Embracing the fun and freedom of the sax, in ‘Ultimate Fusion’ and beyond

Project Fusion Saxophone Quartet

Dannel Espinoza was just a tyke when he started the path that would become his forte. His parents offered the option of karate, baseball or piano when he was 3 1/2 or 4. “I decided to take up piano,” he said. The instrument became a staple of his south Florida childhood, until he reached school band age, took after his older brother, and took up the saxophone.

“We had a saxophone laying around the house and I always just found it really intriguing,” Espinoza said. “So, I picked it up then.” He hasn’t put it down since.

In MSO’s “Ultimate Fusion” concert April 13, he’ll revel in the rhythmic soundscape of Philip Glass’s Concerto for Saxophone Quartet and Orchestra, as soprano saxophonist in the acclaimed Project Fusion quartet. Espinoza, Assistant Professor of Saxophone at the University of Southern Mississippi, joins fellow quartet members Katherine Weintraub (tenor sax), Doug O’Conner (alto sax) and Matthew Evans (baritone sax) in the spotlight with MSO.

The concert program opens with Anatoly Lyadov’s The Enchanted Lake and closes with Dmitri Shostakovich’s monumental Symphony No. 5, with Glass’s concerto in the evening’s centerpiece.

The saxophone has long ranked favorite for Espinoza, who was also schooled in string instruments as well as French horn and gained broad instrument familiarity in his few years as a band director. “I’ve learned how to play just about every other instrument there is out there, and saxophone definitely feels the most like me.” In the arc of classical music, the sax is a relative latecomer to the orchestra — brash, energetic, injecting some real excitement into the mix.

“Out of all the instruments in the orchestra, saxophone is by far the youngest,” Espinoza said. “A lot of our music is still kind of finding its way out into the world… so it’s really fun to be a part of that.

“It almost feels like this free world, where everything that we’re working on could really become the next or the main defining piece of our instrument.”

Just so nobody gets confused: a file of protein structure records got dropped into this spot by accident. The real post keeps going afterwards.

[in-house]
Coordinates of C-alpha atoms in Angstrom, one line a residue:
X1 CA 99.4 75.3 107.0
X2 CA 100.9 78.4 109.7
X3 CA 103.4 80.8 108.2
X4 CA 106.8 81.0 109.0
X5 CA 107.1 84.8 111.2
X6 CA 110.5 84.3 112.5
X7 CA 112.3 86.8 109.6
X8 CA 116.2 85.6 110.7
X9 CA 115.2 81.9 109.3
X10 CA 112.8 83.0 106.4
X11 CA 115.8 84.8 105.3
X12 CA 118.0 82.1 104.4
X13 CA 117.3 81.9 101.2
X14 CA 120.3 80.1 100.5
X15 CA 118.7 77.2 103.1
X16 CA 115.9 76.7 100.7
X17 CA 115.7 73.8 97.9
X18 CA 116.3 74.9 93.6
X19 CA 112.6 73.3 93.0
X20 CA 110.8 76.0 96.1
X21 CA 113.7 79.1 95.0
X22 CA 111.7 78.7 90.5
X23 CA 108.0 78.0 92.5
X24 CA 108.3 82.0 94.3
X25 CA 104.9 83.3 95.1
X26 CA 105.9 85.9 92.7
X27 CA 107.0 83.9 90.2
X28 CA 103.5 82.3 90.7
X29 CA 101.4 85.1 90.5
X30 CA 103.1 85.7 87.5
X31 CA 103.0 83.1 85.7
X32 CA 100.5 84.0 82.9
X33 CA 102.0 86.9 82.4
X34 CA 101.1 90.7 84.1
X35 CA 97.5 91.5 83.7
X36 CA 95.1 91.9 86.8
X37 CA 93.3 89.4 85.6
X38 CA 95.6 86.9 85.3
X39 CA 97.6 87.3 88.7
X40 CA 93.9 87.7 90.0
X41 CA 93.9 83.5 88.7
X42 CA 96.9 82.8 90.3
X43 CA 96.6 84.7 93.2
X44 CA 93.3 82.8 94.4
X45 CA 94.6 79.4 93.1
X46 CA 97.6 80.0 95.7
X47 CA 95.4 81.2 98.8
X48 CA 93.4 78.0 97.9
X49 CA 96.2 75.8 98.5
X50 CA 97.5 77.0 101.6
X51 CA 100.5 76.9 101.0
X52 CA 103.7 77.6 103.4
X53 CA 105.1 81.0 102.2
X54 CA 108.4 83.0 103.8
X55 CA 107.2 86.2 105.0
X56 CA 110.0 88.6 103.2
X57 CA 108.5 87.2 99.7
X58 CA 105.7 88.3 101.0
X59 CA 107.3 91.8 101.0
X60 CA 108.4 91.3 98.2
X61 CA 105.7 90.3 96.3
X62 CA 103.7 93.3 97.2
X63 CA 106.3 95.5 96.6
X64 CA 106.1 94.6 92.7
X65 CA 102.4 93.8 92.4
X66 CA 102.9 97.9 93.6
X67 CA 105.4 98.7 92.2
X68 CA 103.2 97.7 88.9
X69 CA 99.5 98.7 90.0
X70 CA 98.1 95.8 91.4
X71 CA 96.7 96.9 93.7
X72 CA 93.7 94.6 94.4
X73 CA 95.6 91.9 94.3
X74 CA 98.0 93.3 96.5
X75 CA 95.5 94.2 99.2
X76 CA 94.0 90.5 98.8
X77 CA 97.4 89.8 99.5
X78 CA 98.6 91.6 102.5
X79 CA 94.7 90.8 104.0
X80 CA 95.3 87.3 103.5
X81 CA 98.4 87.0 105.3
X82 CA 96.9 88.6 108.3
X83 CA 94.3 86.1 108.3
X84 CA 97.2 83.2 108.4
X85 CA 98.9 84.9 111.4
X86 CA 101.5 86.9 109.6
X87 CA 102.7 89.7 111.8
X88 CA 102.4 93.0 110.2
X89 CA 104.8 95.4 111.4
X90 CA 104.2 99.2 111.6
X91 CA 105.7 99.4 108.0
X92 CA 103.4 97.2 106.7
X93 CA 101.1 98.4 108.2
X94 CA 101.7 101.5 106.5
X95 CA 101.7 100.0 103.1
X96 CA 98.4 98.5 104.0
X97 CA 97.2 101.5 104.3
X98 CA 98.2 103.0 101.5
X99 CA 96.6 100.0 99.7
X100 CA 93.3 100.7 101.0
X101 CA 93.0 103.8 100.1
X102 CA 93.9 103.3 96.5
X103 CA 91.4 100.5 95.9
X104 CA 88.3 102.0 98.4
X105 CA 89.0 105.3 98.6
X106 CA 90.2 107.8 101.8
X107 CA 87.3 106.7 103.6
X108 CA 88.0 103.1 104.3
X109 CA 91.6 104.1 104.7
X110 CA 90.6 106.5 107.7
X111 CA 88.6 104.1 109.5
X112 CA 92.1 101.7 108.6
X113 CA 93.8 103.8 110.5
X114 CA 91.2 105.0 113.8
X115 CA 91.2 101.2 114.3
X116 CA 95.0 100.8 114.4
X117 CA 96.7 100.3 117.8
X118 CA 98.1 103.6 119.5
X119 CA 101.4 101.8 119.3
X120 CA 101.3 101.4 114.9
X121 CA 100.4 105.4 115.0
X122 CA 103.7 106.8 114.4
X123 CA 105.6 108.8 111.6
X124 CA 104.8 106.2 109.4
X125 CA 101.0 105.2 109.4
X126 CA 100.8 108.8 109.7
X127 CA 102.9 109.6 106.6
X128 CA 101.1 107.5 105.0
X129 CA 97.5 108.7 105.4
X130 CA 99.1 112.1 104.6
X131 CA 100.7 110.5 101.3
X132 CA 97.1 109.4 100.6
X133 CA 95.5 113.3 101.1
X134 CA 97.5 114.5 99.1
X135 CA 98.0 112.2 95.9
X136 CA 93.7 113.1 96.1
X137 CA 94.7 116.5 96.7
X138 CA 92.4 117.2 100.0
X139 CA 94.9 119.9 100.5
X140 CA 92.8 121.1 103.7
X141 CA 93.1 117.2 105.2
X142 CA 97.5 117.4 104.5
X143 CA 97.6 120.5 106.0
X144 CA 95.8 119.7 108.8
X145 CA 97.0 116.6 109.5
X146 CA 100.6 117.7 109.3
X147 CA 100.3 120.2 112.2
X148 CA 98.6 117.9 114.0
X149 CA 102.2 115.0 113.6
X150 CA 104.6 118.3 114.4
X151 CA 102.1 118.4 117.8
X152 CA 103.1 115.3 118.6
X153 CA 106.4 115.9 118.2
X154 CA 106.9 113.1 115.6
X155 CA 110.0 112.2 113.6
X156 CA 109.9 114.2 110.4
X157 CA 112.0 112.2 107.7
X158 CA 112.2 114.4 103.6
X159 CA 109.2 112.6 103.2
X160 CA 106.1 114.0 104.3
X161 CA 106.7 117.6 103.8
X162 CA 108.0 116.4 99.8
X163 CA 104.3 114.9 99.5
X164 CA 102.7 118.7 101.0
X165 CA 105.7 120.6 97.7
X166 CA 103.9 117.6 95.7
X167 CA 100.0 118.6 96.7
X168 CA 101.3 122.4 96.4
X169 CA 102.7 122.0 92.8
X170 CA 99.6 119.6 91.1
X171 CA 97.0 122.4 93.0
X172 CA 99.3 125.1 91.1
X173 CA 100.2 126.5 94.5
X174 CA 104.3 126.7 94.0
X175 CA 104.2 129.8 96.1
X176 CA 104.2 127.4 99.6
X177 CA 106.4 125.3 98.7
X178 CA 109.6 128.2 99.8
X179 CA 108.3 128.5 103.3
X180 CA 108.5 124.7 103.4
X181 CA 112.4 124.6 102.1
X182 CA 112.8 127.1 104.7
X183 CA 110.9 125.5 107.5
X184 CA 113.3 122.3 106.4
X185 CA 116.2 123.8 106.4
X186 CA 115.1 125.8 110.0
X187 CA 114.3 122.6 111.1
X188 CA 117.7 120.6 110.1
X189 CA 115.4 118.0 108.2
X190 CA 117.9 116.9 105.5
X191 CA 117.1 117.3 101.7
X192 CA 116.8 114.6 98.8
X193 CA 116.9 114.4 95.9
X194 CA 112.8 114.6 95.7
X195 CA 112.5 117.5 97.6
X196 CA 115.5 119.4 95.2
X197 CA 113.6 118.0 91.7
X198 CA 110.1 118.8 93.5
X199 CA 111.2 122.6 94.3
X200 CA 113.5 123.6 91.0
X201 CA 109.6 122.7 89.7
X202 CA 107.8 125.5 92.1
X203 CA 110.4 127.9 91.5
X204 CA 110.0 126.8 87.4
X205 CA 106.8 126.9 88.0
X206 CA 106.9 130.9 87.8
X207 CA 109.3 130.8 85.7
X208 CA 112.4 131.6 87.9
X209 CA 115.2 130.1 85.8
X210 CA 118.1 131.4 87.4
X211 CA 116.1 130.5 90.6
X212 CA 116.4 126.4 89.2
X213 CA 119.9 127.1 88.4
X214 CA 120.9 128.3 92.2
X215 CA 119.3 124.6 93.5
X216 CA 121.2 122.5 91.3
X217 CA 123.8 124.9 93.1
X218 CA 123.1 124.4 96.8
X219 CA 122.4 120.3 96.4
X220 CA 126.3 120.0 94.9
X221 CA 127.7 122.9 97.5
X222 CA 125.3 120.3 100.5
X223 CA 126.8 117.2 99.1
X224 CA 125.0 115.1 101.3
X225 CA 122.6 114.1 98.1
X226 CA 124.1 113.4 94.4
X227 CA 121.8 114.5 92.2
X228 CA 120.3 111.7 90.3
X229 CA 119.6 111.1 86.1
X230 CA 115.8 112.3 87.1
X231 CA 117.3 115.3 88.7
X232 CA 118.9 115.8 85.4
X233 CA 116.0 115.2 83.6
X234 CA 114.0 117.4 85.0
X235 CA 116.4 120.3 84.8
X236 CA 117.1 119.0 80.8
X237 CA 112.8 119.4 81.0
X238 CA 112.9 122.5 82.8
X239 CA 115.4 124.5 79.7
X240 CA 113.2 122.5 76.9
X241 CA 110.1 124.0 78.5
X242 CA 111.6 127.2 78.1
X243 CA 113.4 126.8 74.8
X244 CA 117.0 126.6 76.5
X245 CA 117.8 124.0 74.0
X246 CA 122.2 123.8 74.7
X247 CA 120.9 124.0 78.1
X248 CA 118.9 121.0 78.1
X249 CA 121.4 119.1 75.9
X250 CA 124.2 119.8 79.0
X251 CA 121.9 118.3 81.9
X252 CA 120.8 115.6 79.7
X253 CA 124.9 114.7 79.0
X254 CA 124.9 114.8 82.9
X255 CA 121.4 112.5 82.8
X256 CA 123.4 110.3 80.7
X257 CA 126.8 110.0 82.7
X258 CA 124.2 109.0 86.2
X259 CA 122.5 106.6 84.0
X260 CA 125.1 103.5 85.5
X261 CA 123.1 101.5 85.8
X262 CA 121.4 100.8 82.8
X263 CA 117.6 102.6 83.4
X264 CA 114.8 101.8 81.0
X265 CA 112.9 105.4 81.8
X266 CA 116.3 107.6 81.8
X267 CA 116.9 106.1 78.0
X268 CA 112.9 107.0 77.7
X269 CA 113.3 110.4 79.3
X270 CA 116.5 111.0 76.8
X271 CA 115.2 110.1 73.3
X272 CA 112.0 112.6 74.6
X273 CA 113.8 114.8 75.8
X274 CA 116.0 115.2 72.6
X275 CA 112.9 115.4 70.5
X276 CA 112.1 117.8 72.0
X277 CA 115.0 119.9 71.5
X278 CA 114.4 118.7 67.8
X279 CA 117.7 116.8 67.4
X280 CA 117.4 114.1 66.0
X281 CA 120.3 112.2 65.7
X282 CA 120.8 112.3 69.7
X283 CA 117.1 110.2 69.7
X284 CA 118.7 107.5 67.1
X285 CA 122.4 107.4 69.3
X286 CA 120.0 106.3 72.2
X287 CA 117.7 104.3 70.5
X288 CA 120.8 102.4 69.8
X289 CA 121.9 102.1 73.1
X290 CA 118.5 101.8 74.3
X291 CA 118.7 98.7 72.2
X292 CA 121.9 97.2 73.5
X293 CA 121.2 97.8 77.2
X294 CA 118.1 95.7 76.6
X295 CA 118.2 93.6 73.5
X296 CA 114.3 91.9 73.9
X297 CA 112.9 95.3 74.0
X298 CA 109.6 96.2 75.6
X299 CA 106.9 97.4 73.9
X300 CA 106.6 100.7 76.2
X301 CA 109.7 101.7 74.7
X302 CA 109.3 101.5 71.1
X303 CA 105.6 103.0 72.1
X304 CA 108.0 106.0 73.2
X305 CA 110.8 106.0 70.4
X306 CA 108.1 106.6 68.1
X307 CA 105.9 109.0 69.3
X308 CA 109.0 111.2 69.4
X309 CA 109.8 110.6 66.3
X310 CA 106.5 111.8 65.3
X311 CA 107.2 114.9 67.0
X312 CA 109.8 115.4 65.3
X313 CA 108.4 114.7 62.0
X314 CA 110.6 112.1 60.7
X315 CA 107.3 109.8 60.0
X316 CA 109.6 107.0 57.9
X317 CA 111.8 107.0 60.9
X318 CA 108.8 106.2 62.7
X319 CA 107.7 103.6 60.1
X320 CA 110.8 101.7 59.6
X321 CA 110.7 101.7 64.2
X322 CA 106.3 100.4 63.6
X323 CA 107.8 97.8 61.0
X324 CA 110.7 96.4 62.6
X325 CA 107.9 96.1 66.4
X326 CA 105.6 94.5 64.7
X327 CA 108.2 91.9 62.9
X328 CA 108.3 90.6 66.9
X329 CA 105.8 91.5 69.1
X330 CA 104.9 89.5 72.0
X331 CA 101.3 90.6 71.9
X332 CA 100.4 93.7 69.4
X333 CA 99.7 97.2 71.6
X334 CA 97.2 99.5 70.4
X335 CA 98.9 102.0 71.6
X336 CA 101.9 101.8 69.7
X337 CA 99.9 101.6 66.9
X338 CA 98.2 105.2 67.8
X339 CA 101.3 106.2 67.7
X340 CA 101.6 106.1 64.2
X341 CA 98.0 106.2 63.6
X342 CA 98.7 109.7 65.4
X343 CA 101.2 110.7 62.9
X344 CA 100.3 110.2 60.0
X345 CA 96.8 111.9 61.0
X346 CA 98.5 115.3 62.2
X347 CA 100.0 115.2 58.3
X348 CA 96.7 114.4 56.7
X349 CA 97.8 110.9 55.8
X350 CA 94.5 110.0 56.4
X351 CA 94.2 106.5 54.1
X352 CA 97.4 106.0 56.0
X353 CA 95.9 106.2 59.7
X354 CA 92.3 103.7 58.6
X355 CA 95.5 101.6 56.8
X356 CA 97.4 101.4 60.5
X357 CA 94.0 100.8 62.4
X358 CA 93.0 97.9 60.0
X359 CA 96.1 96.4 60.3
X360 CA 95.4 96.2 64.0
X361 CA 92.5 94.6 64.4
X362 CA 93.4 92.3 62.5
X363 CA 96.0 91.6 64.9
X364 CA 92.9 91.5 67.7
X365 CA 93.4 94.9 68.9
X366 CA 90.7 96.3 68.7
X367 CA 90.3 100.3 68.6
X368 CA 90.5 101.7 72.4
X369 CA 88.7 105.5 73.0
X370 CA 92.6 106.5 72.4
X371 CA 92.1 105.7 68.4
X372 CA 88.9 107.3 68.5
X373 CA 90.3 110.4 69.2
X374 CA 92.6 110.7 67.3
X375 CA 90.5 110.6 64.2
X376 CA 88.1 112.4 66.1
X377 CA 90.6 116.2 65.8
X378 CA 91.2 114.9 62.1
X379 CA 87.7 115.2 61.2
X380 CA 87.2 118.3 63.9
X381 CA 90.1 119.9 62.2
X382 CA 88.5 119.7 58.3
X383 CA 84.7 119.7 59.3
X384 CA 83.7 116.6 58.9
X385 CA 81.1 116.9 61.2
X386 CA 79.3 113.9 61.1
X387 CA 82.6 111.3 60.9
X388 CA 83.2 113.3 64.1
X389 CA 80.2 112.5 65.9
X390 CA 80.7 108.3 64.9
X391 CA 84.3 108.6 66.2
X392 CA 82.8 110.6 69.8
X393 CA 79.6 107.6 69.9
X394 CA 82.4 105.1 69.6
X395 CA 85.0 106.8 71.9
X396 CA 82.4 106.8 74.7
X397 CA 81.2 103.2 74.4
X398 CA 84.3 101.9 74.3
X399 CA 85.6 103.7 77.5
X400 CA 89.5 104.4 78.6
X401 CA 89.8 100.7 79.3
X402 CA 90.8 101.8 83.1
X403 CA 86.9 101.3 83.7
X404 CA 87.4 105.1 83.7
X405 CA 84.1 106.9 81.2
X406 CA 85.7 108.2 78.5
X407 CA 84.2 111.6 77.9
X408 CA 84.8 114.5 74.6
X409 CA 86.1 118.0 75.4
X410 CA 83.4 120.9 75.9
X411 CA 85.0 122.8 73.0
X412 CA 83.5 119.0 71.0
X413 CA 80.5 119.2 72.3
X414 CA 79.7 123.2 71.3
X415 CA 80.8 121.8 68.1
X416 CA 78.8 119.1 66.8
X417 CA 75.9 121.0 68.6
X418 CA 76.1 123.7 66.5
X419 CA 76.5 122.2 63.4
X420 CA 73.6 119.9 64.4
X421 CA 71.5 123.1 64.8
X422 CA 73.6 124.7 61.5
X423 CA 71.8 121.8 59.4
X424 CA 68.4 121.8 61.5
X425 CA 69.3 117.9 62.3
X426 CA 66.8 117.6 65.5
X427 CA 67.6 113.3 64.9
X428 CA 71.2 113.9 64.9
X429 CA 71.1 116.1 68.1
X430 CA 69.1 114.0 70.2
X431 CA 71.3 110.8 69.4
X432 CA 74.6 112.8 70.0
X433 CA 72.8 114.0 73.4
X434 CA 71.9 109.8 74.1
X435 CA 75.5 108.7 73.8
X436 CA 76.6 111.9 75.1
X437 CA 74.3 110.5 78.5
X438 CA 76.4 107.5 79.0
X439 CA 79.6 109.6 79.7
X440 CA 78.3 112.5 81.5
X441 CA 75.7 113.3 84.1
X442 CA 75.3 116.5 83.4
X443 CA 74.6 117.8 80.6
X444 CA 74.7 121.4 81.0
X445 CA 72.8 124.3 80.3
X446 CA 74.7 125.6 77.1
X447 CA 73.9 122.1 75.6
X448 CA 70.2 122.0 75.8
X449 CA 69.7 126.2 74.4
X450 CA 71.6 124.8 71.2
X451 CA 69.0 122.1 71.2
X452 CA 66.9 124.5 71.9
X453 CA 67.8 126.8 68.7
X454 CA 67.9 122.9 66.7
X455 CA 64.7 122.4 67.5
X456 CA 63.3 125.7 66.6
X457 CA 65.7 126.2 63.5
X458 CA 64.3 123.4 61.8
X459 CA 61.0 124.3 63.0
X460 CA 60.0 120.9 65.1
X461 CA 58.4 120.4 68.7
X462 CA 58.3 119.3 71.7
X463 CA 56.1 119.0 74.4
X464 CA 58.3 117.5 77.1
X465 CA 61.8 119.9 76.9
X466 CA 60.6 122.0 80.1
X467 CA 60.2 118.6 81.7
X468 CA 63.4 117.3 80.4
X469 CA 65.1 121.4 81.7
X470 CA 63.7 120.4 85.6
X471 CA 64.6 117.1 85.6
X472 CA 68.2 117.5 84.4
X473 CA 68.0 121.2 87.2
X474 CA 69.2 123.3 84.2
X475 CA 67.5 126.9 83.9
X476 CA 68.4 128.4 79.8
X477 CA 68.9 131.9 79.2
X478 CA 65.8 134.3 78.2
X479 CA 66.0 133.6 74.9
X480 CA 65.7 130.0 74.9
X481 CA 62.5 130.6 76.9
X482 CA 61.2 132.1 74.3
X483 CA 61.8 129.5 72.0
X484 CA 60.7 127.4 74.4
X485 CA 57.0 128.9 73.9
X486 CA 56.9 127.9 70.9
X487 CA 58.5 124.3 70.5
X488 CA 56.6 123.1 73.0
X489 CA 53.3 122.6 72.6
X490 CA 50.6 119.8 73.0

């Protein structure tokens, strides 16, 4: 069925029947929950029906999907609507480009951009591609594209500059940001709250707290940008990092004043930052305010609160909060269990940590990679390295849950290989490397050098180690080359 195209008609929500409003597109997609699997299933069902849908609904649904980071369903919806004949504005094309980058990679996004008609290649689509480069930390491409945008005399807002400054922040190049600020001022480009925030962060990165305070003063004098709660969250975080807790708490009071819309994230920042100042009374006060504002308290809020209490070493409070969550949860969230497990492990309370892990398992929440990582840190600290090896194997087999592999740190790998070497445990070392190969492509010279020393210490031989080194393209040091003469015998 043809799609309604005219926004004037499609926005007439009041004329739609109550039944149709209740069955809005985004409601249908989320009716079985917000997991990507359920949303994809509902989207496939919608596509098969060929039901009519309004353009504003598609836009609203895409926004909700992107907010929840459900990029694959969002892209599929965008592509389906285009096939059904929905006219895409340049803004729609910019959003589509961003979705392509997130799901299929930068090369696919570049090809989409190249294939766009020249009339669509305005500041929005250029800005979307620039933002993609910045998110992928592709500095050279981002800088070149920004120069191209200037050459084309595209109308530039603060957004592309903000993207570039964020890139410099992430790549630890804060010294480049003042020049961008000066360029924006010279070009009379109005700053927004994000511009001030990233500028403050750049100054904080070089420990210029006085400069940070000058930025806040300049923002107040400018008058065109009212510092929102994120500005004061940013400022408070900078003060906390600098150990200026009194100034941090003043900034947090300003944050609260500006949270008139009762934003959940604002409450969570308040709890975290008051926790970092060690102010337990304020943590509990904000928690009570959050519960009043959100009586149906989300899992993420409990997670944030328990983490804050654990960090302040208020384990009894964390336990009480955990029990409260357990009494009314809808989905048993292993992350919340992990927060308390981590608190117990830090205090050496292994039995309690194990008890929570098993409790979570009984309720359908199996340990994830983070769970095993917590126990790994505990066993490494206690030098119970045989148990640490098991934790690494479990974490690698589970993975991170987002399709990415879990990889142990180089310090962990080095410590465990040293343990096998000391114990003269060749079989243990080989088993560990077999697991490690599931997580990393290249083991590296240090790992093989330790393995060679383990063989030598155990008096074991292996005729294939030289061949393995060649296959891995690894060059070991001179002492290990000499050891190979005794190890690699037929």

He sees saxophonists as the most willing to try things and dive into new music, which can be very different, “some of it is kind of like squeaks and boops but other stuff is really melodic and just can be very beautiful,” he said. More bonuses: “We get to dabble a little bit in jazz, and we do have a foot in the pop world.” Project Fusion also does a lot of video game music and has played for video game audiences. “You get to dip your toes in different pools and make all sorts of different kinds of music.

“Even just the sheer physical fact of how you blow into the instrument, the way the saxophone is able to handle your airstream and the force, is really fun,” he said.

Project Fusion came together at Eastman School of Music in Rochester, N.Y. in 2010, as saxophonists who were previously competitors at separate schools became collaborators at the conservatory. “We were so curious as to what each other was doing in their other ensembles, that we came together to… essentially fuse our ideas together,” he said. They were part of the original Eastman Saxophone Project, a larger saxophone ensemble that performs everything completely from memory, without a conductor. Their Project Fusion title is a nod to both building blocks.

Even now, with Espinoza in Hattiesburg, O’Conner and Evans playing in the U.S. Army Band “Pershing’s Own” in Washington, D.C., and Weintraub teaching at the University of South Florida, Project Fusion manages to perform together at least a couple of times each month.

Glass’s concerto, now practically a standard, was written for the world-renowned Rascher Saxophone Quartet based in Germany and premiered in 1995. It first fell on Espinoza’s ears at a workshop the ensemble hosted in the U.S. “I just fell in love with it, from the first listen,” he said. There are two versions of the composition — one as the concerto with orchestra that will be featured with MSO, and another performable by just the quartet’s four musicians. “Of course, it’s a lot more colorful and impactful as a big orchestra concerto,” Espinoza said.

The concerto’s four movements range from exciting to deeply meditative, each with a different saxophone introducing the melody or theme. The soprano saxophone is featured first, with melodies that echo through all the other woodwinds. “You hear this transformation of colors throughout the entire piece.” The baritone saxophone steps up in the second movement, “just this groove machine,” Espinoza said. Next, in the third movement, “It is just the most beautiful tenor saxophone melody. … People can fall into a deep trance.” The fourth movement features the alto, “very fast-paced, with a lot of fast-flying arpeggios within all the instruments.”

Espinoza plays with MSO when the orchestra needs a saxophonist, and is wed to MSO harpist Kristina Finch. But this upcoming spotlight, in a love-at-first-listen masterpiece, is a sure-fire focus that brings saxophones front and center, highlighting all the verve, versatility and pure joy Project Fusion can wrest from them.